The whole Black Lives Matter resurgence has given me kind of a new perspective on this trope of “It’s all going to get better when the old people leave” or “You can’t blame the old people for being so, like, out of the loop.” I just think about how many scientists in my community were in their 20s during the civil rights movement in the 1960s. How could you watch something like that and then not dedicate a large part of your career to fighting inequality?
If I saw the civil rights movement happen and I looked around me and realized there were no Black people in my department in 1963 during the march on Washington, I would have thought that we are replicating all of the problems in society within this little space where I actually have power. I feel like these older people should have more reason to be activists because they lived through such an influential and monumental period.
Can you expand on objectivity existing in science?
Early scientists, talked about as great explorers or pioneers of science, basically just went around the world, made observations, and wrote them down. They looked at everything through their own eyes and they brought their own perspective to it. But today when you bring up Indigenous ways of knowing or other knowledge systems that are not part of the western, scientific canon, there’s a lot of skepticism around ‘Well, how does that help you understand the world?’ Science is built on the idea of making observations about the world, but now that science is being expanded to include different people with different perspectives, this gets seen as a non-scientific thing.
I try to resist this framework by encouraging myself and others to do science in a way that is inclusive of their lived experience and identity. I think it’s immensely valuable when people’s subjectivity informs the way they look at a problem. We’ve normalized one way of looking at the world that is not universal and called that ‘objective,’ and said that the best way to do science is when it’s separate from anything else that you experience in your life.
Are there examples in the geosciences that have disregarded subjectivity?
The conversation about how Indigenous people interacted with the environment in North America has been about whether Indigenous people are good stewards of the land. But a lot of that conversation has taken place without the participation of Indigenous people that have a connection and share a history with the subjects of that study. Assuming that you can do that work without any input from Indigenous people is wrong. But it runs rampant.
The same thing is true in the Arctic. In glaciology specifically and in geoscience more generally, we have a pretty bad track record of engaging with Indigenous communities in the Arctic, where climate is changing faster than it ever has before. And yet, this is a region where there have been changes in the climate in the past that Indigenous people have persisted through and have learned to live in.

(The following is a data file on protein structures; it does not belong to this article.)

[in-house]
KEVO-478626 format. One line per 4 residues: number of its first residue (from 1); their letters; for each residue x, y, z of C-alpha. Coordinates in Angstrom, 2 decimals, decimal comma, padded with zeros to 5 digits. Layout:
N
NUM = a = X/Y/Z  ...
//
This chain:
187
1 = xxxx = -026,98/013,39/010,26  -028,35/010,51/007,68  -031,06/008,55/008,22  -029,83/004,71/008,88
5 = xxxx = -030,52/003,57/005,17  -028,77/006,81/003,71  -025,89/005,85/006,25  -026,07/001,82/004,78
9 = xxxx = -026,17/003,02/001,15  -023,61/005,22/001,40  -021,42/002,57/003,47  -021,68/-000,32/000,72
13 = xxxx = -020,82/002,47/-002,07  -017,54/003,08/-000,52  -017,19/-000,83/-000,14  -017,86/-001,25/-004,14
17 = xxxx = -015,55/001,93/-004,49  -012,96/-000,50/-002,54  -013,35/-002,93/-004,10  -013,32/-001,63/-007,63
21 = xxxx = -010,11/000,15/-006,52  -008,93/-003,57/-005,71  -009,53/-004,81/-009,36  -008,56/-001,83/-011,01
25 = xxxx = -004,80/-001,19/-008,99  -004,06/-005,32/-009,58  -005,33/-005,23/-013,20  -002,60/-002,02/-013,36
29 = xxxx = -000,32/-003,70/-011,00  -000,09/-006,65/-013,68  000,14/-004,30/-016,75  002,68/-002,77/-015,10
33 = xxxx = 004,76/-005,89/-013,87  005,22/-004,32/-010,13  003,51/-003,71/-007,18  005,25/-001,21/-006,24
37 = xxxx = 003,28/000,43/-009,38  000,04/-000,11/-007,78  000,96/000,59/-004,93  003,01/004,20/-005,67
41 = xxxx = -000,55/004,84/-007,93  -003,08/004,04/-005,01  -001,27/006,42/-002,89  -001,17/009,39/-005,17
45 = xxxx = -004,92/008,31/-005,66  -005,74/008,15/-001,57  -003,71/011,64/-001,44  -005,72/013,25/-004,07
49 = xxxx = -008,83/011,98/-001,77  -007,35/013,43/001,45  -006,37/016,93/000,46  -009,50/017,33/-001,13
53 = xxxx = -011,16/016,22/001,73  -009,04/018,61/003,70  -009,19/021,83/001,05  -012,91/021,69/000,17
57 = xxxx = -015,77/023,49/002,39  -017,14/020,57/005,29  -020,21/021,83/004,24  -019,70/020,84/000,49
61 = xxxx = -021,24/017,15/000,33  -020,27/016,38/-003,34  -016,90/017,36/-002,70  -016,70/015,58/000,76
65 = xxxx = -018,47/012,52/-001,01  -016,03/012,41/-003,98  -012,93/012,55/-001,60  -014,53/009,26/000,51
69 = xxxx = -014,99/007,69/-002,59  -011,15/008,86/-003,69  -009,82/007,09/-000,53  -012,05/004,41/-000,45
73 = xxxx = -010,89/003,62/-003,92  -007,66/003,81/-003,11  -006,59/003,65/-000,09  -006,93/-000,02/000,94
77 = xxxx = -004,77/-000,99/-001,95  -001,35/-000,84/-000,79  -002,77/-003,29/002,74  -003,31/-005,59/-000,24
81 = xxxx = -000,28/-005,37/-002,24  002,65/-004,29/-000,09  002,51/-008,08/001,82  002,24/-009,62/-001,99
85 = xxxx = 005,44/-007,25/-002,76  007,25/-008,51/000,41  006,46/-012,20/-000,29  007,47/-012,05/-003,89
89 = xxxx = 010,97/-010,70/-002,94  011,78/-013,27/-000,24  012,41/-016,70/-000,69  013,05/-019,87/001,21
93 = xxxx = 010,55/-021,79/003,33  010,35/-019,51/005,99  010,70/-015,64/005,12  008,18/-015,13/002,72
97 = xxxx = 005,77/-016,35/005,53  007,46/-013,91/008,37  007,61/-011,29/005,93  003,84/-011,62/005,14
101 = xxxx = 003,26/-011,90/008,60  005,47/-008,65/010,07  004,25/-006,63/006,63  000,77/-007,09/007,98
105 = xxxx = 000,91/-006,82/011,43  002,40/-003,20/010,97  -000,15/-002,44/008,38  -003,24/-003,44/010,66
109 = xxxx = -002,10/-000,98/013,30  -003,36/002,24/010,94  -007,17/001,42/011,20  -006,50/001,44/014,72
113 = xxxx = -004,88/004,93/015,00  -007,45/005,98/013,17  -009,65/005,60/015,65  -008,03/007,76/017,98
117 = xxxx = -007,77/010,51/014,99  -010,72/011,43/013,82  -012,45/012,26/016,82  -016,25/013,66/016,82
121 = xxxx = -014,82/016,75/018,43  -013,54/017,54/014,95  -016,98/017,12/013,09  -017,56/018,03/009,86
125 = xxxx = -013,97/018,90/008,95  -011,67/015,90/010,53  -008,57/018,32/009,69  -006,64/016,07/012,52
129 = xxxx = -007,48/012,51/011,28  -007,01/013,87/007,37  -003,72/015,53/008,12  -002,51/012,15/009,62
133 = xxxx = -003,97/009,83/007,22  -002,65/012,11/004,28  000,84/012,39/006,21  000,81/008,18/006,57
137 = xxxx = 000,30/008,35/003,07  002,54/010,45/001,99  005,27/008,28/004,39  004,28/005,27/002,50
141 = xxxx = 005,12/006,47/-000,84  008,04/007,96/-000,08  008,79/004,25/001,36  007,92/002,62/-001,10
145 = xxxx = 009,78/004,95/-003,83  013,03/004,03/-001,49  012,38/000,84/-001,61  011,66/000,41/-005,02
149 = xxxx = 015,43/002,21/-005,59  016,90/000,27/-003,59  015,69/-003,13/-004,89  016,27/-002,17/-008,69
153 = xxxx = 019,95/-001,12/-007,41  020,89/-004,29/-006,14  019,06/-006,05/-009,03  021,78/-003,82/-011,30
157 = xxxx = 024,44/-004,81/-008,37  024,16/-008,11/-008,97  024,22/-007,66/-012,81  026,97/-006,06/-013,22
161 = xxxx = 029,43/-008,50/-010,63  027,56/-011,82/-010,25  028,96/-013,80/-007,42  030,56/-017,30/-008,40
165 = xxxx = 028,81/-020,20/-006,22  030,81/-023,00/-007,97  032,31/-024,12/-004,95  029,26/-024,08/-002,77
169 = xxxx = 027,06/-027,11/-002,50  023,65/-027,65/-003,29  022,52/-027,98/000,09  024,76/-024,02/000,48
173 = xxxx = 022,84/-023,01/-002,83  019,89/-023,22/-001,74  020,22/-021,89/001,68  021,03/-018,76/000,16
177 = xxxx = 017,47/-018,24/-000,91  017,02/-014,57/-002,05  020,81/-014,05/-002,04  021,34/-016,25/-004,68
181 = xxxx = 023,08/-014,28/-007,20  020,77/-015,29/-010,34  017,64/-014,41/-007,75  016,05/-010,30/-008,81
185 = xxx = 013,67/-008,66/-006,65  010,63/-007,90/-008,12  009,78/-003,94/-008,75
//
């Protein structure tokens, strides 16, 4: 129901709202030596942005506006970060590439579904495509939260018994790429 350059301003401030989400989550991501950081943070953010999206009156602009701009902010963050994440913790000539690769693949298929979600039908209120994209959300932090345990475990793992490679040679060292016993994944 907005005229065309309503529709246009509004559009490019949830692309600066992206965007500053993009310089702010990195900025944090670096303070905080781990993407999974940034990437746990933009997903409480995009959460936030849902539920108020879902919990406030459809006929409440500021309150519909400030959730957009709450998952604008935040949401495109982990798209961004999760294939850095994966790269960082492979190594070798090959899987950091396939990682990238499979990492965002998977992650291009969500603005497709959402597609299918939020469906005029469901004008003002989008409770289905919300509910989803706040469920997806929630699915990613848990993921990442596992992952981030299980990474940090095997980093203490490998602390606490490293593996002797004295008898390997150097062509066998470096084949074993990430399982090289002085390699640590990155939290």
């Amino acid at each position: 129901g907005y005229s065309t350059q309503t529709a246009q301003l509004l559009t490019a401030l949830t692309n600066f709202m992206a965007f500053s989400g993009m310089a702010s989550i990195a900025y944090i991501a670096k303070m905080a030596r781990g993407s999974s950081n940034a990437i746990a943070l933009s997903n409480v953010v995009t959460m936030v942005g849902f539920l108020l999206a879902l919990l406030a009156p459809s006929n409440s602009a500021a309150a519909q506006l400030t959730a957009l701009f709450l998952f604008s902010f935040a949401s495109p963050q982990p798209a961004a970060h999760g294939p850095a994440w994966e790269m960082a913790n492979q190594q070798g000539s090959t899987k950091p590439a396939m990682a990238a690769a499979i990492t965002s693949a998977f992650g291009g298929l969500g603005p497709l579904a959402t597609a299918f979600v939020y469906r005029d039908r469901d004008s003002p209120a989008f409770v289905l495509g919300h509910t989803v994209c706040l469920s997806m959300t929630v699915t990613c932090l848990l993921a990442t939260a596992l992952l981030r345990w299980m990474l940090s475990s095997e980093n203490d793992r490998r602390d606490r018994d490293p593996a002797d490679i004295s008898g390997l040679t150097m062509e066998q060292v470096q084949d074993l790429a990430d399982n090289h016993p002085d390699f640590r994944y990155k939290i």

What does accepting Indigenous subjectivity in the Arctic look like?
One important element of doing decolonized science in the Arctic is involving Indigenous communities in the process of the science you’re doing from the very beginning. So even allowing other people to influence the questions that you’re asking.
When you’re coming from a place that is really far away and from a scientific background that rejects subjectivity as a way of knowing anything about the Earth, you may not even think to ask the same questions as the as people who have a different lived experience. That’s one of the main reasons why I think diversity is so critical to doing good science, because those different viewpoints lead you to ask different questions.
If you go somewhere to study something to improve your understanding of it, but it has no impact on the well-being or the enrichment on the lives of the people that live there, that is a kind of new scientific colonialism that is really dangerous. Why does it enrich my life to know about that environment? I think it’s insufficient to say, ‘Well I’m just interested in climate change because the Earth is just so big and beautiful and it’s interesting that the climate’s changing.’
What do you do as part of your activism?
Most of my activism takes place within science because I don’t see the values that I have in my personal life often reflected in my place of work. I have stopped doing so much outreach and have focused the outreach I do. Now I spend more time in administrative positions trying to identify and figure out how to dismantle the barriers to making academic geoscience a place where everyone can thrive.
Dr. Raquel Bryant [from Texas A&M University] and I put together a half day symposium about strategies for excellence in diversity and inclusion at the Geological Society of America conference this year on October 27. We will have speakers and facilitators that are student activists to help anyone develop an action plan for something that they could do on their campus to increase diversity, equity, inclusion, and justice. It’s drawing on the expertise of all these students that do this work as a way to survive and as a mechanism for resilience.
We’ve actually been planning this since last year. Since there’s been a reinvigoration of commitments to diversity, equity, inclusion, and justice in the wake of George Floyd’s murder and the resurgence of the Black Lives Matter movement, we’re now seeing a lot more interest. I’m hopeful that we’re going build a community of people in the same way that we build these scientific communities around people that study deep sea microbes or people that study ice sheets. I hope that we can build a robust and far-reaching community of people who are taking action towards increasing diversity and justice in geoscience and I’m excited to see what will come of that.
Ben Ramcharitar is a research assistant at the Lamont-Doherty Earth Observatory of Columbia University. He created this piece as part of the Sustainability Management course “Writing About Global Science for the International Media.”